Archived Posts from this Category
Archived Posts from this Category
On October 20th, The Biomimicry Institute in conjunction with the annual Bioneers conference will be holding a one-day conference “Biomimicry’s Climate-Change Solutions: How Would Nature Do It?”
This landmark one-day intensive reveals the leading edge of biomimetic solutions to climate change, modeled on nature’s operating instructions. It’s designed for action-oriented professionals from the fields of business, finance and investment, science, technology, public policy, education, media and civil society.
As I begin a very expensive green remodel project, its heartening to read this news:
Promoting the green design, construction, renovation and operation of buildings could cut North American greenhouse gas emissions that are fuelling climate change more deeply, quickly and cheaply than any other available measure, according to a new report issued by the trinational Commission for Environmental Cooperation (CEC).
North America’s buildings cause the annual release of more than 2,200 megatons of CO2 into the atmosphere, about 35 percent of the continent’s total. The report says rapid market uptake of currently available and emerging advanced energy-saving technologies could result in over 1,700 fewer megatons of CO2 emissions in 2030, compared to projected emissions that year following a business-as-usual approach. A cut of that size would nearly equal the CO2 emitted by the entire US transportation sector in 2000.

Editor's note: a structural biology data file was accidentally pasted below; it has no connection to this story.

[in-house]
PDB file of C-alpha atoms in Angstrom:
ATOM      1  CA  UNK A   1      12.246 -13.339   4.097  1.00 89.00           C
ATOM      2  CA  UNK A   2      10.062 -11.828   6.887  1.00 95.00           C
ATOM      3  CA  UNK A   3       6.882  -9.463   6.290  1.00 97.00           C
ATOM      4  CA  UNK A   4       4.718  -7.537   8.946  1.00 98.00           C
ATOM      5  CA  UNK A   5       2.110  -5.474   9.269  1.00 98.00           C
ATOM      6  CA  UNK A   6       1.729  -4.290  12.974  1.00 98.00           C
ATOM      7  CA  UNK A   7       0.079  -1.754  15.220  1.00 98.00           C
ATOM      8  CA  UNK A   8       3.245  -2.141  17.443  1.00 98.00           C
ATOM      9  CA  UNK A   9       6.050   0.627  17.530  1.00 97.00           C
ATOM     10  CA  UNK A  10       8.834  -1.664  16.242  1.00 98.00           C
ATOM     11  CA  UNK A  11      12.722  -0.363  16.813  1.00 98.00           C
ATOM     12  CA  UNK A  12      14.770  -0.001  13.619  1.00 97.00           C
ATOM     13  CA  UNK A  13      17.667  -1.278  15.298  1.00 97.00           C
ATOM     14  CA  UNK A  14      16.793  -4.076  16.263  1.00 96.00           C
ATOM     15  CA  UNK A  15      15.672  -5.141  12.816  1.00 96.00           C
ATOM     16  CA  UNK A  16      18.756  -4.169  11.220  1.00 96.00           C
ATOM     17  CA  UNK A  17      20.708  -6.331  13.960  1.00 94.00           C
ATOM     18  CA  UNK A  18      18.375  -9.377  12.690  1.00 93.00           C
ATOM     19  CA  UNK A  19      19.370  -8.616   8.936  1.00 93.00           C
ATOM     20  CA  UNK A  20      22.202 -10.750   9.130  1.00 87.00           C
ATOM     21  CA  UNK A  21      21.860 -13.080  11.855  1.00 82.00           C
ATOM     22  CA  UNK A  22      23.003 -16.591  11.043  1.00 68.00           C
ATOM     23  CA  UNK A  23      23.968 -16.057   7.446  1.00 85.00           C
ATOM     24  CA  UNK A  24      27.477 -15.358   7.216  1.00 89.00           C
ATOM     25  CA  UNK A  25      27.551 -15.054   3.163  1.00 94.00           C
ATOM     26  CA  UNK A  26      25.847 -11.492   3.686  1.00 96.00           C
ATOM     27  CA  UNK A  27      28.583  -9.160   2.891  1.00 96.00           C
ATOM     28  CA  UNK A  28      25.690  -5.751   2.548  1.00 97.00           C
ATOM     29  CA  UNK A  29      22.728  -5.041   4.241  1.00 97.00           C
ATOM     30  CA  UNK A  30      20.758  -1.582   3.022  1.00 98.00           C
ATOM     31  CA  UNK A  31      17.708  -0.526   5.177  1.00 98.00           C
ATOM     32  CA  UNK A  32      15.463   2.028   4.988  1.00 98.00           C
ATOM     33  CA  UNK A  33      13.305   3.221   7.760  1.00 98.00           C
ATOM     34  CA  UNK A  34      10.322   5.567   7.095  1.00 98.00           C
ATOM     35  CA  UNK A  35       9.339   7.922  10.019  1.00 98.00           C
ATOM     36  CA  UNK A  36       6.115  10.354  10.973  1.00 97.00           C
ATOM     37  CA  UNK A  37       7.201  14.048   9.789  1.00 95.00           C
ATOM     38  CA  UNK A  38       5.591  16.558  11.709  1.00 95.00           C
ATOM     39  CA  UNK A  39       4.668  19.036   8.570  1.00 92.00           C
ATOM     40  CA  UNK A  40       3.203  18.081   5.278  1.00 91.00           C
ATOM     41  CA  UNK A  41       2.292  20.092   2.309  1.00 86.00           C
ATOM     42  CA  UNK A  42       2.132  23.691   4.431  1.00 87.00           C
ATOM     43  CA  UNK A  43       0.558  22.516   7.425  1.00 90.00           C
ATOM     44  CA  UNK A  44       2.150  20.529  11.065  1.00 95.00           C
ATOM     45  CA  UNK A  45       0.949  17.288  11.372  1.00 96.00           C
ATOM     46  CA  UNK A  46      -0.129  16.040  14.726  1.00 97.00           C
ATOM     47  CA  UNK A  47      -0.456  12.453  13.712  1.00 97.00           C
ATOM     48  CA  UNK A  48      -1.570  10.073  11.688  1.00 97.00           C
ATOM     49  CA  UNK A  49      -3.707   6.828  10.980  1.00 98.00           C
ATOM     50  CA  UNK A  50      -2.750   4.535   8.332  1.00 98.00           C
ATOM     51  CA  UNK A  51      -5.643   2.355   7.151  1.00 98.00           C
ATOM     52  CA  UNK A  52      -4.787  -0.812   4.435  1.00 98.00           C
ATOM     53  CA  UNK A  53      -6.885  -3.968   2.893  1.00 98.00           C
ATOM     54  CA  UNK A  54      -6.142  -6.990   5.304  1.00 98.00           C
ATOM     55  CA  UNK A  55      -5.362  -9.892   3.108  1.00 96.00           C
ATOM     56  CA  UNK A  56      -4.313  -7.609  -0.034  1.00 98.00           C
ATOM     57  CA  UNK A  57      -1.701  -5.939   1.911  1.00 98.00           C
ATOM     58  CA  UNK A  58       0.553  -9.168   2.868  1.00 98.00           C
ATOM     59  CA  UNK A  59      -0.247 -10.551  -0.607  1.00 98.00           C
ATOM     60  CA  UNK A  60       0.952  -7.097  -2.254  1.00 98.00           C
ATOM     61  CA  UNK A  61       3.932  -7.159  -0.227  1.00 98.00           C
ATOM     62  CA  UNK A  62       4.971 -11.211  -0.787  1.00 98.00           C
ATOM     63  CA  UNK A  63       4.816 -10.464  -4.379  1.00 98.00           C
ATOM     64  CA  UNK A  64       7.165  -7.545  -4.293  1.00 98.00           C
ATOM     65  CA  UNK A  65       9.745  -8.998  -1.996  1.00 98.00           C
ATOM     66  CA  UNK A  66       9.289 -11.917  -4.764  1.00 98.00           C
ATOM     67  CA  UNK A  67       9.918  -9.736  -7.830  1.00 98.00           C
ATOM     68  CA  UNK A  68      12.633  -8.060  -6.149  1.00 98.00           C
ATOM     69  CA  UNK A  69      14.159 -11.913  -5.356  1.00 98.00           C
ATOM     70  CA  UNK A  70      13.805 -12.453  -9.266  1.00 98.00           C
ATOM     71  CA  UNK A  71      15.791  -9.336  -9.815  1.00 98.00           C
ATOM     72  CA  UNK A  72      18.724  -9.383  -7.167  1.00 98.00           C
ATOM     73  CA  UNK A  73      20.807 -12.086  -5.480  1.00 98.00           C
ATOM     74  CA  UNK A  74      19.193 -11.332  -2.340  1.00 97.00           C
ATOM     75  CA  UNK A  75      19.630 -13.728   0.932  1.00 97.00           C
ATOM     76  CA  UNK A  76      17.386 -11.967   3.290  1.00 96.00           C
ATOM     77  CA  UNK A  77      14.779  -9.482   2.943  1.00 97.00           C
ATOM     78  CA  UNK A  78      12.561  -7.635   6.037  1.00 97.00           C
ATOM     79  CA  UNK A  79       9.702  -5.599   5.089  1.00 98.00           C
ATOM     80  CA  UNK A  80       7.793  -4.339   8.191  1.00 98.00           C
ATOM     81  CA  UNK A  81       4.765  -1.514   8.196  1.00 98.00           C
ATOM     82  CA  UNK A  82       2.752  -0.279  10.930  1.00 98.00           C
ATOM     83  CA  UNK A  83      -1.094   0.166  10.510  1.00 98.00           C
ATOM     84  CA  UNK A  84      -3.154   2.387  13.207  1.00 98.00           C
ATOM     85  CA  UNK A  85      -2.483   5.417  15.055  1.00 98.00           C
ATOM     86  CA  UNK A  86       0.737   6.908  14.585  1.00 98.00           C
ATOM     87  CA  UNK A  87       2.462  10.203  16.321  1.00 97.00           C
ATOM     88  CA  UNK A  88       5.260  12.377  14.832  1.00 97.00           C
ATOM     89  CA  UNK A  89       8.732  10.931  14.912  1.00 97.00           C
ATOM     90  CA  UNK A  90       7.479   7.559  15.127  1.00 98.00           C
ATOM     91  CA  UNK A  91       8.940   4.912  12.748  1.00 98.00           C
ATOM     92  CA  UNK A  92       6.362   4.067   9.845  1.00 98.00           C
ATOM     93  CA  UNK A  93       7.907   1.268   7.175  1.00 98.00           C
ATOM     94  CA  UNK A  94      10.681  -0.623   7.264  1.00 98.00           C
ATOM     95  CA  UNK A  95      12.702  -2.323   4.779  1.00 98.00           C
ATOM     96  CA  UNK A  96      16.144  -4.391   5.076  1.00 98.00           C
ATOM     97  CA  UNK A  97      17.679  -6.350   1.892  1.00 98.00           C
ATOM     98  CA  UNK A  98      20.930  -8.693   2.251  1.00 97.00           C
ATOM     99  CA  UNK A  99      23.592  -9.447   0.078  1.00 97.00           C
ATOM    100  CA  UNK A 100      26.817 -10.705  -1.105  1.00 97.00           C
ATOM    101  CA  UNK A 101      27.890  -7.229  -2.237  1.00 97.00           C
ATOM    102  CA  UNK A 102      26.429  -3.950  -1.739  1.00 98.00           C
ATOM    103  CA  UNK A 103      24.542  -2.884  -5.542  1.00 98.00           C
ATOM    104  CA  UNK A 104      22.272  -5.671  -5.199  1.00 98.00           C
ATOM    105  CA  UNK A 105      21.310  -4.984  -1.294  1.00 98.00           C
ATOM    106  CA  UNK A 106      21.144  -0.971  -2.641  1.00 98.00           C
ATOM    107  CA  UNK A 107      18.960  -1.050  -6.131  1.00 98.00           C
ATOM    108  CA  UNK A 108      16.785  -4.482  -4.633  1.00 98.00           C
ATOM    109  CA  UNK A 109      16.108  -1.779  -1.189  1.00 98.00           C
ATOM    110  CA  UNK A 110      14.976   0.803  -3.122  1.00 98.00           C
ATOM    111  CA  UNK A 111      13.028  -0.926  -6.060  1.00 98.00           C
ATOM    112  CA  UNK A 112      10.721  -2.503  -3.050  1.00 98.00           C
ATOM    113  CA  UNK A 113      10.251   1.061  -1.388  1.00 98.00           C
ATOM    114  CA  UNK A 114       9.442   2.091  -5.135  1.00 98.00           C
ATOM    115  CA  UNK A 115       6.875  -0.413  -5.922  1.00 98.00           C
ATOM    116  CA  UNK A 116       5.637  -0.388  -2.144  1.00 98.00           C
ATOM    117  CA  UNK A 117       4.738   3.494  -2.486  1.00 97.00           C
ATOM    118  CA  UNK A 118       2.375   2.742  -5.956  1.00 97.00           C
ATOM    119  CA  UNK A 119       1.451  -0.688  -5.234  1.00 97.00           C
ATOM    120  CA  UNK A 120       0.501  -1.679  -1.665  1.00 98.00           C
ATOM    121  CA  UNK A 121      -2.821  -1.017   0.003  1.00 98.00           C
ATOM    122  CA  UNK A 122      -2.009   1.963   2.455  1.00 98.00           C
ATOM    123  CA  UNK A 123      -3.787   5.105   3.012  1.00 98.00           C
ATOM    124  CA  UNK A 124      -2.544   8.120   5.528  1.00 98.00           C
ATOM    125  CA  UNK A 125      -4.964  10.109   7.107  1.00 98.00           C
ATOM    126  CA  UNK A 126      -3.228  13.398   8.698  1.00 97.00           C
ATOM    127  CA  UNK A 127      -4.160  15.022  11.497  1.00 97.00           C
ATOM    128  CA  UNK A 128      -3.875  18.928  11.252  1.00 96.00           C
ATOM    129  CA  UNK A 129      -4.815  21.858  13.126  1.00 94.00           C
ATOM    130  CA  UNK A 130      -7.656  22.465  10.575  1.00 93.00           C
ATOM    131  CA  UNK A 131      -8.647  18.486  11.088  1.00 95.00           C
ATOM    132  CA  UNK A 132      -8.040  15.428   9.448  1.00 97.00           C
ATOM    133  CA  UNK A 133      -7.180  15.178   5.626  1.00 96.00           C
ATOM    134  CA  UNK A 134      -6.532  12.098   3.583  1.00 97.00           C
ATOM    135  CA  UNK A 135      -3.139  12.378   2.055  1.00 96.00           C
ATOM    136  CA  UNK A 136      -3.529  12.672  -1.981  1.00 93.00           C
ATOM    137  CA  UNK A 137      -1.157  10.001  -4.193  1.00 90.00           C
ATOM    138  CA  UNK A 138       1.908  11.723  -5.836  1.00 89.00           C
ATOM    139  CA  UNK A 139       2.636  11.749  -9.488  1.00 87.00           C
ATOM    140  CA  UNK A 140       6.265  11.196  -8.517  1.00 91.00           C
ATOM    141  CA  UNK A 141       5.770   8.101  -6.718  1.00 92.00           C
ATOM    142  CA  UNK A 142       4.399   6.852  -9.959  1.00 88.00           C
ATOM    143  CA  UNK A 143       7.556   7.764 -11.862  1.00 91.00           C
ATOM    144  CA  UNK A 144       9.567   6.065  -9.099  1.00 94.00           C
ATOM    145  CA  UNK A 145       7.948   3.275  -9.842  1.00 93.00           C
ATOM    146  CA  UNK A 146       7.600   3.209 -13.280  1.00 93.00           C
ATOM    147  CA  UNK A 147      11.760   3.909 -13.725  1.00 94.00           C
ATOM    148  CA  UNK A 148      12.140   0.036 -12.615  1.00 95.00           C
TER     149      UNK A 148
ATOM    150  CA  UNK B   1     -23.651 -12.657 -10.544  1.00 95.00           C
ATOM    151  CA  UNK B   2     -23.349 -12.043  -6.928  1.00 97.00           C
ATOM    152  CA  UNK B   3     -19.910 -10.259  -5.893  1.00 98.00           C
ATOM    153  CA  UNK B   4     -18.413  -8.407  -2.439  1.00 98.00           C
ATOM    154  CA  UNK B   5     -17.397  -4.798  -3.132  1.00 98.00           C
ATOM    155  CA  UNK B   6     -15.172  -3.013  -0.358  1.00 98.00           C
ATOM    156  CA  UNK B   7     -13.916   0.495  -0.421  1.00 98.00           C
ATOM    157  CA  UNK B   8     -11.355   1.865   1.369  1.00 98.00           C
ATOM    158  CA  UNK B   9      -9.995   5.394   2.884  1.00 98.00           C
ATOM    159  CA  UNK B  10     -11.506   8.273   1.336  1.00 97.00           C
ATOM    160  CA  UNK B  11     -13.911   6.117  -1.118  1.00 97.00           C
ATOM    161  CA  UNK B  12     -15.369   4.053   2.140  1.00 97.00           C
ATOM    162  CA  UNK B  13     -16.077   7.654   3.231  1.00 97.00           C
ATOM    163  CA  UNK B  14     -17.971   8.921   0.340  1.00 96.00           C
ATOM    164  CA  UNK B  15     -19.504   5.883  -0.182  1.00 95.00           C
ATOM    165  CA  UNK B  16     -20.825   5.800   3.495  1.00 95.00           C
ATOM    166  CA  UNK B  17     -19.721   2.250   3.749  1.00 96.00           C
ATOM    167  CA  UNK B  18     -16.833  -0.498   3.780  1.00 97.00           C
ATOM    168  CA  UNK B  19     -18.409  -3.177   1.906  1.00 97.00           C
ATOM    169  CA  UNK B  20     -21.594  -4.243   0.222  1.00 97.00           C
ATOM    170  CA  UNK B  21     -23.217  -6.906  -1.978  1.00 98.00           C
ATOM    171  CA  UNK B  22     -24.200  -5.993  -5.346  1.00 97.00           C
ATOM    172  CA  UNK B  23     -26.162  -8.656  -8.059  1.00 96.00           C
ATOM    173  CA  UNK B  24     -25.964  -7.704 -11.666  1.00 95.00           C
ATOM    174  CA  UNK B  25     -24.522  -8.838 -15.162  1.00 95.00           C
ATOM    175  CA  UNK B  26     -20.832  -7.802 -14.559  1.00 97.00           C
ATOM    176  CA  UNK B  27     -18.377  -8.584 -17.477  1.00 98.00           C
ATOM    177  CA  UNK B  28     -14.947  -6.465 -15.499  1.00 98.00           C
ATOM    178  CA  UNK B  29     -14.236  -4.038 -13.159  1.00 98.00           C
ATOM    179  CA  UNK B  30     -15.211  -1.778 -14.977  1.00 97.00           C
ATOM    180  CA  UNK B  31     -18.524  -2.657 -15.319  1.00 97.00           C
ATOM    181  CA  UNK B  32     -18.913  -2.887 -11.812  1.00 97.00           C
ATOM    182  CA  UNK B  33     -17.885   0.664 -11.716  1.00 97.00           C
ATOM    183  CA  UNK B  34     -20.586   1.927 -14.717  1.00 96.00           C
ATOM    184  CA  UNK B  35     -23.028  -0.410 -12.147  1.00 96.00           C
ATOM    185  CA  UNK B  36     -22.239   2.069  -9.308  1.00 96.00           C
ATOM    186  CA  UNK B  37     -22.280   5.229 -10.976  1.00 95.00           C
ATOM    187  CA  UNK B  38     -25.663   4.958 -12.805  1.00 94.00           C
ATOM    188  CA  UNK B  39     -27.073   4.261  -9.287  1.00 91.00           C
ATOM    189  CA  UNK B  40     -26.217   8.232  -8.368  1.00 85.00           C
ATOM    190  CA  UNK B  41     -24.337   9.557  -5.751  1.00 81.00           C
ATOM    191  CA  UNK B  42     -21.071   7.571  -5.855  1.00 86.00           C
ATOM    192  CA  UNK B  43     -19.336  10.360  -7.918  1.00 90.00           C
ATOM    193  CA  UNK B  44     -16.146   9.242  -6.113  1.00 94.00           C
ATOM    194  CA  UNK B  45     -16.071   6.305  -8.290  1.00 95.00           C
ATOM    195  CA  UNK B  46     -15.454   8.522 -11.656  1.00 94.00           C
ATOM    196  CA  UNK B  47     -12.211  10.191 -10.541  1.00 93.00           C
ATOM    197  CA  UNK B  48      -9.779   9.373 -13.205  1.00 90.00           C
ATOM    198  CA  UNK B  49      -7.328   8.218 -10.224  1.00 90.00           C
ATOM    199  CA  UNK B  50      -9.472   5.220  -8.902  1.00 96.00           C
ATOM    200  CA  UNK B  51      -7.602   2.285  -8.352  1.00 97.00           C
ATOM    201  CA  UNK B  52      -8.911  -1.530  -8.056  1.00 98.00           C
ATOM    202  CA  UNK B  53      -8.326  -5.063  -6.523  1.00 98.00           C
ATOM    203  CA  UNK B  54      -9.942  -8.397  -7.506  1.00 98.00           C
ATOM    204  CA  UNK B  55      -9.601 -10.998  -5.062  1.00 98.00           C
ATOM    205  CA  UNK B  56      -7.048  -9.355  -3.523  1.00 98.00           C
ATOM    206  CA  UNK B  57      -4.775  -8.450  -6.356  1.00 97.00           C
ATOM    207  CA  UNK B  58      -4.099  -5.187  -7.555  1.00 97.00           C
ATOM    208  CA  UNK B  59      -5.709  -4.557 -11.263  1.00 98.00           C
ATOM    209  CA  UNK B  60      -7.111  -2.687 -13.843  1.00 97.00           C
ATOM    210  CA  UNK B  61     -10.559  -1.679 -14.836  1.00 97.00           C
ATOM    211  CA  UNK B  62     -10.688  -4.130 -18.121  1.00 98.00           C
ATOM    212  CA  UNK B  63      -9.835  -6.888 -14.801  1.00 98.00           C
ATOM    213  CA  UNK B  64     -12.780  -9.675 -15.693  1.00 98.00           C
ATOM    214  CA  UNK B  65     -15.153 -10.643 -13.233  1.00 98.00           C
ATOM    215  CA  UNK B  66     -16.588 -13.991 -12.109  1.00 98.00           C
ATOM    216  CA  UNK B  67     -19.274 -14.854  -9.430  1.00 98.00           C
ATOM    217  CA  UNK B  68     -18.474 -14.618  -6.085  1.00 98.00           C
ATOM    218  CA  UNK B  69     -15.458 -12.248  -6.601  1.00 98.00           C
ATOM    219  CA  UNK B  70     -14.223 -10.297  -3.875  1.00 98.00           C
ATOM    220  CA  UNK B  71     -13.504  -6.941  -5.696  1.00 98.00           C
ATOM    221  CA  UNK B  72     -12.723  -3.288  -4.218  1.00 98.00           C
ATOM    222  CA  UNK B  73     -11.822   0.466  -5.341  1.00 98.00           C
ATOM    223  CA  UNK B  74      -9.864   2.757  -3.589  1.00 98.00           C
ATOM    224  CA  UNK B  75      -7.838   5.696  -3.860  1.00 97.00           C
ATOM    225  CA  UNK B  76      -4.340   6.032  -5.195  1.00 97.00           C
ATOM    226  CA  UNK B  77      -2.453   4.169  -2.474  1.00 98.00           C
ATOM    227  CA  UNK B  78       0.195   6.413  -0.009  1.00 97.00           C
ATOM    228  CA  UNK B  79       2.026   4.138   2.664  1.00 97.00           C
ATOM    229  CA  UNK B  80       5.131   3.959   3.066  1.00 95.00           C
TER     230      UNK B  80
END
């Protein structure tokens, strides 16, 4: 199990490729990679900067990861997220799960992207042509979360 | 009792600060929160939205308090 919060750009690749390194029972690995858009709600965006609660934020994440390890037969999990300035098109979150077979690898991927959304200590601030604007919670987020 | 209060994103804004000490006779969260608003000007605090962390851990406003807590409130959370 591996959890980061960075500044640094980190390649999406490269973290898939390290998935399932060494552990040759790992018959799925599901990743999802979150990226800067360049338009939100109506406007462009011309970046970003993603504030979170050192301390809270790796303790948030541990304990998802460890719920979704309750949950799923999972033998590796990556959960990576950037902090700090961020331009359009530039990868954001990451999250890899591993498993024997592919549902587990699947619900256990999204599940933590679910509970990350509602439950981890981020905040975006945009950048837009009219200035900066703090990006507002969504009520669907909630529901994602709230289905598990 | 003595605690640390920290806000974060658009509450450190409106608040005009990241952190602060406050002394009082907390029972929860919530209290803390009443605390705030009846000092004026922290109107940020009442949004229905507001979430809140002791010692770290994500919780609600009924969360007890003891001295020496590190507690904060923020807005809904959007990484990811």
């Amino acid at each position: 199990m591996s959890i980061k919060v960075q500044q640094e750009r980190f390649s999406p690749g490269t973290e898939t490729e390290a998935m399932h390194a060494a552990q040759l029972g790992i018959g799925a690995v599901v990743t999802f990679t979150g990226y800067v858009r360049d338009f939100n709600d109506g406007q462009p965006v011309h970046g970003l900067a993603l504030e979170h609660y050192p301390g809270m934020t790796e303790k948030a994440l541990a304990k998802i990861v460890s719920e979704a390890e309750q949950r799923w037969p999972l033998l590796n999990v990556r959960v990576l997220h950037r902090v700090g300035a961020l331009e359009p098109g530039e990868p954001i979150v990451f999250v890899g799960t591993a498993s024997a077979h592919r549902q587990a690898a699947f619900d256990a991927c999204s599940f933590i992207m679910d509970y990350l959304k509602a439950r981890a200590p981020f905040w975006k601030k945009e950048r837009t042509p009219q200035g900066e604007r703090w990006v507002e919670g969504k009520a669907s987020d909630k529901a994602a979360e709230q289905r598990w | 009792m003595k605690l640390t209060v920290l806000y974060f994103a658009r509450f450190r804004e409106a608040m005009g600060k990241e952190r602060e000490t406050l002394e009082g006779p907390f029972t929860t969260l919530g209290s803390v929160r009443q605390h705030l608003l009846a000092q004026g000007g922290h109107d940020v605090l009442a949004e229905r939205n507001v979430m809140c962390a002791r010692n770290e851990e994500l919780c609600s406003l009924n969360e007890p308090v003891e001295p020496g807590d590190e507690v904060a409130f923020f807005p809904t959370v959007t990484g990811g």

Read the full report: Green Building in North America: Opportunities and Challenges
The latest annual edition of Clean Energy Trends has just been published. Joel Makower and his colleagues at Clean Edge have once again identified key trends affecting clean-energy markets and produced their annual forecast, along with 2007’s investment trends.
The five trends we cover in this year’s Trends report cover electric cars (how all of the action seems to be from smaller players, not the major automotive companies); sustainable cities (the emergence of new, fossil-fuel, carbon-neutral cities – in the Middle East, of all places); wind (how the U.S. market is being driven by foreign companies); geothermal energy (it is experiencing a global renaissance, particularly as large, utility-scale projects); and shipping (the new push to create cleaner oceangoing transport, including putting sails on freighters).
When marketing and branding sites like Springwise write about “visualizing energy use”, I feel like we’re making progress:
Though by no means ubiquitous, household energy monitors have been around for some time. A few new entries into the space, however, add a splash of colour and style to make understanding energy consumption more intuitive.
Wattson, first of all, is a sleek, aesthetically pleasing device that shows homeowners through both numbers and colours how much energy they are using in their home…